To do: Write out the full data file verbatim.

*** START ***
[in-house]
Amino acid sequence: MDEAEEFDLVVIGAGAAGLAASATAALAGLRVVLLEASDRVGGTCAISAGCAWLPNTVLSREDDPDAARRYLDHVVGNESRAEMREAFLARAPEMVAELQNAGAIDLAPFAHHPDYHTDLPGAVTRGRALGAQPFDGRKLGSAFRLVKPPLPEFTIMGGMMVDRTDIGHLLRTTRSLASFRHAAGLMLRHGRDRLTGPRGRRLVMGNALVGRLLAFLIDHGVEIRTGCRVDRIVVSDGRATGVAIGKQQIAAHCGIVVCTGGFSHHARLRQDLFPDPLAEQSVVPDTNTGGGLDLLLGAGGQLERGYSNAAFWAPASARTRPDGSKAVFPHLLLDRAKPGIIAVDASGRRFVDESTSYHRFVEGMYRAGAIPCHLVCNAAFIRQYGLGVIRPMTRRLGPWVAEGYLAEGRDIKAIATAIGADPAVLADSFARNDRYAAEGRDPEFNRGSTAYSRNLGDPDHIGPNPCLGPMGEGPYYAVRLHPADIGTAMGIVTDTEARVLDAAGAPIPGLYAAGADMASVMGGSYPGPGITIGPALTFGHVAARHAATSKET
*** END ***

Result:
[in-house]
Amino acid sequence: MDEAEEFDLVVIGAGAAGLAASATAALAGLRVVLLEASDRVGGTCAISAGCAWLPNTVLSREDDPDAARRYLDHVVGNESRAEMREAFLARAPEMVAELQNAGAIDLAPFAHHPDYHTDLPGAVTRGRALGAQPFDGRKLGSAFRLVKPPLPEFTIMGGMMVDRTDIGHLLRTTRSLASFRHAAGLMLRHGRDRLTGPRGRRLVMGNALVGRLLAFLIDHGVEIRTGCRVDRIVVSDGRATGVAIGKQQIAAHCGIVVCTGGFSHHARLRQDLFPDPLAEQSVVPDTNTGGGLDLLLGAGGQLERGYSNAAFWAPASARTRPDGSKAVFPHLLLDRAKPGIIAVDASGRRFVDESTSYHRFVEGMYRAGAIPCHLVCNAAFIRQYGLGVIRPMTRRLGPWVAEGYLAEGRDIKAIATAIGADPAVLADSFARNDRYAAEGRDPEFNRGSTAYSRNLGDPDHIGPNPCLGPMGEGPYYAVRLHPADIGTAMGIVTDTEARVLDAAGAPIPGLYAAGADMASVMGGSYPGPGITIGPALTFGHVAARHAATSKET